11th Sunday after Pentecost | The Faith of the Canaanite Woman
11th Sunday after Pentecost, 2017
Lutheran Church of The Way
Text: St. Matthew 15: 21-28
You are whatever Jesus says you are.
That’s one thing you might take away from Jesus’ interaction with the Canaanite woman in this morning’s Gospel text..
You are whatever and whoever Jesus says you are.
That is great when Jesus calls you sons and brothers and children of God!
That’s great when He calls you disciples and cuddly sheep.
That’s great when He calls you His friends.
But what happens when Jesus calls you a dog?
That is confusing. That does not sound much like the Jesus we know and love.
Some might try to make excuses for the way Jesus treats this woman –
Noting that He has been recently rejected at Nazareth,
The Pharisees are continuing their campaign against Him,
The disciples seem to miss the point of His teaching time after time,
And, if that weren’t enough, He just received the news that John the Baptist,
His dear cousin, has been executed at the hand of Herod.
So it may make sense, from a human point of view,
That Jesus goes away from there and withdraws, that He moves on.
But when you have a touch like Jesus, when you feed 5,000 people,
Walk on water, and heal the sick, as Jesus has been so busy doing,
You don’t get to simply withdrawal;
Because hopeful people tend to talk, and desperate people tend to do desperate things. Enter the Canaanite woman:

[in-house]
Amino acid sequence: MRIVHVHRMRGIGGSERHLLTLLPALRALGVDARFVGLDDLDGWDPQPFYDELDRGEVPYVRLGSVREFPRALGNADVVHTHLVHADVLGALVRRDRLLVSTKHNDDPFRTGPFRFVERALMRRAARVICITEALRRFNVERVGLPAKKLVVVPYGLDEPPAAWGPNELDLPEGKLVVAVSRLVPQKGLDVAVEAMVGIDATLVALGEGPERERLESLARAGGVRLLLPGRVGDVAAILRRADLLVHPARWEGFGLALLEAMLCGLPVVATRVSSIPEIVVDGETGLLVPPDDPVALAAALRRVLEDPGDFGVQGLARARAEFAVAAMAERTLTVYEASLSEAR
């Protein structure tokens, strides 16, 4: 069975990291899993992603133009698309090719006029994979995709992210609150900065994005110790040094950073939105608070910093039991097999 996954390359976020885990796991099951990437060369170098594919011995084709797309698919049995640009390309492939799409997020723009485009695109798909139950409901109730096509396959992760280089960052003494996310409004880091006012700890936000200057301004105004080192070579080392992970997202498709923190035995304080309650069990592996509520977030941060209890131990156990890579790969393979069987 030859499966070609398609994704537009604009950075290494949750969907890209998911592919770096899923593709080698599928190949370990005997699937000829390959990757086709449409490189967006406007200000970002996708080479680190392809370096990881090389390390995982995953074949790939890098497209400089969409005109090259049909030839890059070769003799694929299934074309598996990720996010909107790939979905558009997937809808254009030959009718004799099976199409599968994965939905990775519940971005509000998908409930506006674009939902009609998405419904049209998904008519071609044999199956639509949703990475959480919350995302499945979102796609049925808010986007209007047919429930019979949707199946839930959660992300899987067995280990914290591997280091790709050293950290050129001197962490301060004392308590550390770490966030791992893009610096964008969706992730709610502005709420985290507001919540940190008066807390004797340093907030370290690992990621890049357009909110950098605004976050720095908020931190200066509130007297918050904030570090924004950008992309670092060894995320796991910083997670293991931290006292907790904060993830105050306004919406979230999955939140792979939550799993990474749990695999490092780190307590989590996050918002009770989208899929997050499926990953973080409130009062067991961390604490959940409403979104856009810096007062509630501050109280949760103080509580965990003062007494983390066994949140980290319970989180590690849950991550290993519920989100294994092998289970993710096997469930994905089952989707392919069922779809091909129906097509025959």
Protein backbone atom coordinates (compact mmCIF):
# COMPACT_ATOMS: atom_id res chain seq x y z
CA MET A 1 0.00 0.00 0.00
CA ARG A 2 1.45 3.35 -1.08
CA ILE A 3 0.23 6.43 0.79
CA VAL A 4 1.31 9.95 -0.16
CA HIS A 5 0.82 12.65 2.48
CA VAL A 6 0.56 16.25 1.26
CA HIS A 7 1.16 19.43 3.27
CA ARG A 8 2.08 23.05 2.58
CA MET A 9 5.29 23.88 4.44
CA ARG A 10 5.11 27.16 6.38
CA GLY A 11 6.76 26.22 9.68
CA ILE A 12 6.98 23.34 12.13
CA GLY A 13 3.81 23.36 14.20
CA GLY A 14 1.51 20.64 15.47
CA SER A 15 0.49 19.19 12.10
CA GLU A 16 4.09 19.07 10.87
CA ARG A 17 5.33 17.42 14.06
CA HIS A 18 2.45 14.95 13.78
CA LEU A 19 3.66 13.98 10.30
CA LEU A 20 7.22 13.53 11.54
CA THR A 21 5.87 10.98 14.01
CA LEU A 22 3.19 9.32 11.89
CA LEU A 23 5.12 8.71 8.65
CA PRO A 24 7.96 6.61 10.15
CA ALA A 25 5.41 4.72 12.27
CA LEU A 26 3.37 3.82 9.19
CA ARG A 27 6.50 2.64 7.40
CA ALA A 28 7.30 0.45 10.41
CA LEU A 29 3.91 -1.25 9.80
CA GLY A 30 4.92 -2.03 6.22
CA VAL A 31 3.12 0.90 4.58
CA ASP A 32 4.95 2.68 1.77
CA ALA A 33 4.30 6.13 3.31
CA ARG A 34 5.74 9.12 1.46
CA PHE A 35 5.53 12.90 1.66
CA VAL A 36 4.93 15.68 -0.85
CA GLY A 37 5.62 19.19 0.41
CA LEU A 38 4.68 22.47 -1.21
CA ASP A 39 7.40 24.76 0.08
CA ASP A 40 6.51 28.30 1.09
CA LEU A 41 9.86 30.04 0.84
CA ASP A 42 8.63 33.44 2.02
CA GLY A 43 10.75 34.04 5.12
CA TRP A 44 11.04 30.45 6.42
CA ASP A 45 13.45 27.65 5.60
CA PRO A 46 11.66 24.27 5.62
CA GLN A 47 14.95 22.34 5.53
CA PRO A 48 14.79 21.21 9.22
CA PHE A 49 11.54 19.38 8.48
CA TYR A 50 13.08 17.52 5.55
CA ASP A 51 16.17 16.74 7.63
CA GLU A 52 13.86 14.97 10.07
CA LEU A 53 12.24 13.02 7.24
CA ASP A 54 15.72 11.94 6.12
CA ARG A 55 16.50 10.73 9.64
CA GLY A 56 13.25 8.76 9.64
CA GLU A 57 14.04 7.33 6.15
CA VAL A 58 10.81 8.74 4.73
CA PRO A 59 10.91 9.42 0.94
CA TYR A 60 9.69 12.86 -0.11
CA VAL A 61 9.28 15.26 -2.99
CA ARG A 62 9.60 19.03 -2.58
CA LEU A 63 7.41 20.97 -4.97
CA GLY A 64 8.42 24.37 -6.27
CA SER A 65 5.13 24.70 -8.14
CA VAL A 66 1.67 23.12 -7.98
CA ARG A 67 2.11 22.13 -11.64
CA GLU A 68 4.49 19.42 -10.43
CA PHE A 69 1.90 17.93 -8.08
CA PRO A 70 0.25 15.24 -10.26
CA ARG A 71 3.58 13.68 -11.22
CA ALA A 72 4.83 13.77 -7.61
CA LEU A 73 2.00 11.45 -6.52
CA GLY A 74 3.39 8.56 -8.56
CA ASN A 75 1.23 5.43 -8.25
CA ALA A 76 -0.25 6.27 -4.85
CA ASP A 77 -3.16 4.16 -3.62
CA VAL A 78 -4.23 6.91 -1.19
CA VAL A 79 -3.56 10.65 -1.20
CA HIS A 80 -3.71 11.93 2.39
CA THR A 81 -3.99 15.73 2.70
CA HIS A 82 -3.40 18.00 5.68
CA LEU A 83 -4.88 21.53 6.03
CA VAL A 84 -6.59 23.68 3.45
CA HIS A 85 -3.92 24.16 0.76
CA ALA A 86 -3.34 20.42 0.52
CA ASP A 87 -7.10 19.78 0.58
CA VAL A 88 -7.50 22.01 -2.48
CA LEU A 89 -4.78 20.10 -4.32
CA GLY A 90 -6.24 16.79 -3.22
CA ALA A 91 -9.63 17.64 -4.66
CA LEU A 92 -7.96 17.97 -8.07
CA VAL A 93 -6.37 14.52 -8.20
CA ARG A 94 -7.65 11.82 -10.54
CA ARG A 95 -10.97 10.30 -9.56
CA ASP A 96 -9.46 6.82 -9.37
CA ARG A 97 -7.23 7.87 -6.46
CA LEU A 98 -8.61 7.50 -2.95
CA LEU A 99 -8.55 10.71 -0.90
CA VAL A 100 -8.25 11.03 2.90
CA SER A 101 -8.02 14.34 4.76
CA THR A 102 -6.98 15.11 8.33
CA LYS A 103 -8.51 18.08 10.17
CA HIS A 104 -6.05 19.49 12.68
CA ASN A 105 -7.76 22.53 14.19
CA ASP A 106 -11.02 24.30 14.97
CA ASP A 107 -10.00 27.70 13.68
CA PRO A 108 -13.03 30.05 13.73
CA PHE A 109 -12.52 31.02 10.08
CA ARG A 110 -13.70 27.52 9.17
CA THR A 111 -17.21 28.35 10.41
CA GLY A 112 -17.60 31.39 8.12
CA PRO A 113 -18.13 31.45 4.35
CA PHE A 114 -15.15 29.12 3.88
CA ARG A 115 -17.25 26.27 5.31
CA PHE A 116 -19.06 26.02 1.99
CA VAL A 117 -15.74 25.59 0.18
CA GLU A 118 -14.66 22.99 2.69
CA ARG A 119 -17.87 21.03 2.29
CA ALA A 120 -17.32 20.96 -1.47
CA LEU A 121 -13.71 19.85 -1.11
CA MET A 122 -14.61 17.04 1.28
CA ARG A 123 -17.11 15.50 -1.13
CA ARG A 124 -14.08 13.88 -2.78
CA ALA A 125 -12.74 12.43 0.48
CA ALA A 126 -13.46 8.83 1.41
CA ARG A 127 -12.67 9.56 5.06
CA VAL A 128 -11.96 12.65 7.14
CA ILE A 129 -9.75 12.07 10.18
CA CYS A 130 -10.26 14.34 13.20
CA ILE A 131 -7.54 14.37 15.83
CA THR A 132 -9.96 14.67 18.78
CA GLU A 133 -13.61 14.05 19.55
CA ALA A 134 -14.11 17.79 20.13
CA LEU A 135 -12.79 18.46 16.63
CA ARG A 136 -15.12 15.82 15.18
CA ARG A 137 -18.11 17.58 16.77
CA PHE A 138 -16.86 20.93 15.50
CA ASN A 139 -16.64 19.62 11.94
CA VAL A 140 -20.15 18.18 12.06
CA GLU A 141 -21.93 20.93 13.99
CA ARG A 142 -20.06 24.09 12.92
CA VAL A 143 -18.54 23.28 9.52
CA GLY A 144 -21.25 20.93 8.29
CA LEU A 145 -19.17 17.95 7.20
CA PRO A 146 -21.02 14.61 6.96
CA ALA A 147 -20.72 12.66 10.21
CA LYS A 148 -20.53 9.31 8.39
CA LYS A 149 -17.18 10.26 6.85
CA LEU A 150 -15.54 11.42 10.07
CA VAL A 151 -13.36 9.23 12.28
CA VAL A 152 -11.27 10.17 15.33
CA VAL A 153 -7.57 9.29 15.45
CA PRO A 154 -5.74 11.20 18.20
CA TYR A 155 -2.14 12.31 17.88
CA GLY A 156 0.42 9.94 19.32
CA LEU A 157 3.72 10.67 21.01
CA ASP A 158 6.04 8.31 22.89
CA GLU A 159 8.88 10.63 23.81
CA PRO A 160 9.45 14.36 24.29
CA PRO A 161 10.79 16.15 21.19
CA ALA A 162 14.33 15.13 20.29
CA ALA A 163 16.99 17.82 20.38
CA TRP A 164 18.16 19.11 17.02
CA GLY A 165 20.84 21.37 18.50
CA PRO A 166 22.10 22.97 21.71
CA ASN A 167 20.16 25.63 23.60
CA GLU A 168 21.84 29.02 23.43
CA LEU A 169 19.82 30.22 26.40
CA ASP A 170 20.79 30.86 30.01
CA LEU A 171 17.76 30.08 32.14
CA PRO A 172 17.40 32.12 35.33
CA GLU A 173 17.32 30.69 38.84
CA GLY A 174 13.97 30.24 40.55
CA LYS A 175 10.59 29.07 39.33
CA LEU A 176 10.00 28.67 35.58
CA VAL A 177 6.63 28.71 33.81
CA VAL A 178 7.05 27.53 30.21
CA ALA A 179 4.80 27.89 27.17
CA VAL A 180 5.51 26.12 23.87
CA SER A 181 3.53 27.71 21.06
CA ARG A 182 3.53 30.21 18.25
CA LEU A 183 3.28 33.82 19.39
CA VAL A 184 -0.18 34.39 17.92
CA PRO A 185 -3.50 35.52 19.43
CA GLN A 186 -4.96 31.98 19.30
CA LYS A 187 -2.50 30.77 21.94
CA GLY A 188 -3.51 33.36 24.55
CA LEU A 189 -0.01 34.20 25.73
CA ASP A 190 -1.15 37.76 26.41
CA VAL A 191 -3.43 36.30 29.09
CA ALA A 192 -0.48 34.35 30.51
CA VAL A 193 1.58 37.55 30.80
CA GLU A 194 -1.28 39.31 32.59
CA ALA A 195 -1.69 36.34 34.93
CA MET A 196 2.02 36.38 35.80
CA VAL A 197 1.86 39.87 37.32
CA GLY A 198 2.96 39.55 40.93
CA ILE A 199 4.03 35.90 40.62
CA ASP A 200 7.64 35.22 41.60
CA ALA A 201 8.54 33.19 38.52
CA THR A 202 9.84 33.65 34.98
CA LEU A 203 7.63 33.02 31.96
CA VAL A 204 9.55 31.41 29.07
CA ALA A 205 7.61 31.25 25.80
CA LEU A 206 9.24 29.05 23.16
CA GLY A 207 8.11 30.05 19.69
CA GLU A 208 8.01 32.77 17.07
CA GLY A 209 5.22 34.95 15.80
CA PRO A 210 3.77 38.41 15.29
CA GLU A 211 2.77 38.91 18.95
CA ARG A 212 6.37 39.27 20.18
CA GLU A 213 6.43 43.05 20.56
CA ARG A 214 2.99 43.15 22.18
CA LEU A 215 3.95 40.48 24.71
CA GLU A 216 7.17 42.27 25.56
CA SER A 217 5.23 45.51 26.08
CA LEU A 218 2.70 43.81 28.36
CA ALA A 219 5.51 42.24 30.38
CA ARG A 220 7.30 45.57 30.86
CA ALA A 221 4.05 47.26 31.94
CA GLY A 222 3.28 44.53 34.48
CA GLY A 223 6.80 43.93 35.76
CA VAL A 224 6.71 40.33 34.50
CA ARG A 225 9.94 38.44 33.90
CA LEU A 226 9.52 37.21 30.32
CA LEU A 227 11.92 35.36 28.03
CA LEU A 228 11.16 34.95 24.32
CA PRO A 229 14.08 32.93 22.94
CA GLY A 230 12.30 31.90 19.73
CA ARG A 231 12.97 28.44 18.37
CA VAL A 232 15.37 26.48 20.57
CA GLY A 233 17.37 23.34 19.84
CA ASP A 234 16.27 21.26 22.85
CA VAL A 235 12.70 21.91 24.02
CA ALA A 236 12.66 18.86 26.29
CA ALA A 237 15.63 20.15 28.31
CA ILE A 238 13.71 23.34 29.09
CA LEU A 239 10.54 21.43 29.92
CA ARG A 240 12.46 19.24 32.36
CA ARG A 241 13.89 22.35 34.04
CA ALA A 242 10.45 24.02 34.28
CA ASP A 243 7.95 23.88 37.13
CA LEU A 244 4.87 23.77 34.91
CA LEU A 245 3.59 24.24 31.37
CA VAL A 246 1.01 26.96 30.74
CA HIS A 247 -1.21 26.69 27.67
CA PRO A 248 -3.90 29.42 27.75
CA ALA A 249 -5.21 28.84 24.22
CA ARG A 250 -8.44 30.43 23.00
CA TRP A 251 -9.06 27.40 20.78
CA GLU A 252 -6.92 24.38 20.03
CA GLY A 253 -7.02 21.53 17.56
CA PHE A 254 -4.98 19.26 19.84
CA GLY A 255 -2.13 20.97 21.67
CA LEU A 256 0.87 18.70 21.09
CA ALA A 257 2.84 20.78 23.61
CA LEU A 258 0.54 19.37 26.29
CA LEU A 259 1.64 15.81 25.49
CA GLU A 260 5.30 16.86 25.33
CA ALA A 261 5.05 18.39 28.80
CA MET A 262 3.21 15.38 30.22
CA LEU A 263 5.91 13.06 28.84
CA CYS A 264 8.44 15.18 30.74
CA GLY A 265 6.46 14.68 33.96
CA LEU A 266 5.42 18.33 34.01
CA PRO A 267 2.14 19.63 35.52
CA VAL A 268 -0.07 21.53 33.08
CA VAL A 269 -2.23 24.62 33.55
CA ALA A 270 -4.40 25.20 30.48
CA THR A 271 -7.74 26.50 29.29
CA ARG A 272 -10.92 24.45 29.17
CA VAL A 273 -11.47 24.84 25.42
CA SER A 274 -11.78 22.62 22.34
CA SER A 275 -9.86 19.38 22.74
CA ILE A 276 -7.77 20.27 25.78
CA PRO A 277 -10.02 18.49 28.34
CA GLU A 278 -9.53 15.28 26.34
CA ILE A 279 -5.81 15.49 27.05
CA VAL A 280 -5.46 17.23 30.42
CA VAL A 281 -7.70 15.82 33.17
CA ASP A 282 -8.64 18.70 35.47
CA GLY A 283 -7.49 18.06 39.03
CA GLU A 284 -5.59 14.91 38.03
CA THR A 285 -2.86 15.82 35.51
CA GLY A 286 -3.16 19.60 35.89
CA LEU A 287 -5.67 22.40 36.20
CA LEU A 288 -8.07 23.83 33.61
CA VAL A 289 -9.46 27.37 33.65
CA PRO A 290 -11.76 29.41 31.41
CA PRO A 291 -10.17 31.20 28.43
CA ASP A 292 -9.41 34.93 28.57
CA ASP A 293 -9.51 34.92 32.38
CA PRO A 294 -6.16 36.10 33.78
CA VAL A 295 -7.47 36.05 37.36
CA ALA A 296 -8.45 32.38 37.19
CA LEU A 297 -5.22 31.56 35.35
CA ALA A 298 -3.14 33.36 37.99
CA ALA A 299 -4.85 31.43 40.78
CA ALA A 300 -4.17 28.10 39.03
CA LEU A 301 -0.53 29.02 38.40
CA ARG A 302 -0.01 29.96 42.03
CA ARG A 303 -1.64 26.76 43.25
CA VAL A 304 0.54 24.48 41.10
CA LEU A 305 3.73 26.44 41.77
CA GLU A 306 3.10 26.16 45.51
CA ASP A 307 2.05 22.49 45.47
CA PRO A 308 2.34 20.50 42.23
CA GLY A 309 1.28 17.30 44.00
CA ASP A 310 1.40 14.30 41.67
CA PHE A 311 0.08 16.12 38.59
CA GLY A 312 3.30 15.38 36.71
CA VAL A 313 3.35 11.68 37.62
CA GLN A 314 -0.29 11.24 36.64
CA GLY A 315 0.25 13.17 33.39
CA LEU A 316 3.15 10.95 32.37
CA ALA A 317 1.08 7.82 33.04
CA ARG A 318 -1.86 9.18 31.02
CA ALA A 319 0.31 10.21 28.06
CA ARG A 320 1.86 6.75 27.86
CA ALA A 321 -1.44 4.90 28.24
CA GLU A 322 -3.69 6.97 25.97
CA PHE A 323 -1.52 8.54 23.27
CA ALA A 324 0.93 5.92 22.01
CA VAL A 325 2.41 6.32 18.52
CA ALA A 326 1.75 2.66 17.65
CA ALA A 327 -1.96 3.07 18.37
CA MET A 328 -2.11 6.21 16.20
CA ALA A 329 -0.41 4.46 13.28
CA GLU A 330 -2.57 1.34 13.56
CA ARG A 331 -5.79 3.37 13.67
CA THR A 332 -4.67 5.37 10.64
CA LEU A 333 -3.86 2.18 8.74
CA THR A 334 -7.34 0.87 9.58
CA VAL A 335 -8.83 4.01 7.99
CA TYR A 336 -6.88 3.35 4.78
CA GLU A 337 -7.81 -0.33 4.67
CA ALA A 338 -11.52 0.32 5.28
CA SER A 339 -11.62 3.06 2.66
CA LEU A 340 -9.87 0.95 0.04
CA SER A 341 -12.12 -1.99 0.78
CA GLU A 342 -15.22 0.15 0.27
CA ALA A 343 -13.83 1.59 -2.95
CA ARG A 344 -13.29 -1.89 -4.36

“Have mercy on me, O Lord, Son of David; my daughter is severely oppressed by a demon…Lord, help me.” (St. Matthew 15:22, 25)
Here, right before Jesus, is a real woman with a real daughter and very real problem.
Not only that, but this woman’s cry suggests that she knows exactly who Jesus really is.
The way she addresses Jesus, “Son of David,” that was a well-known title for the Messiah
She is not one of those hangers-on waiting for a free meal.
She calls Him the Christ; and in return, He compares her to a dog.
To her plea for help, Jesus says,
“It is not right to take the children’s bread and throw it to the dogs.” (St. Matthew 15:26)
Israel had long considered the Canaanites to be a lesser people, as idol worshipers; Something that, historically speaking, was true.
But she must have understood what was happening,
Because instead of just being offended like the Pharisees,
She fired right back.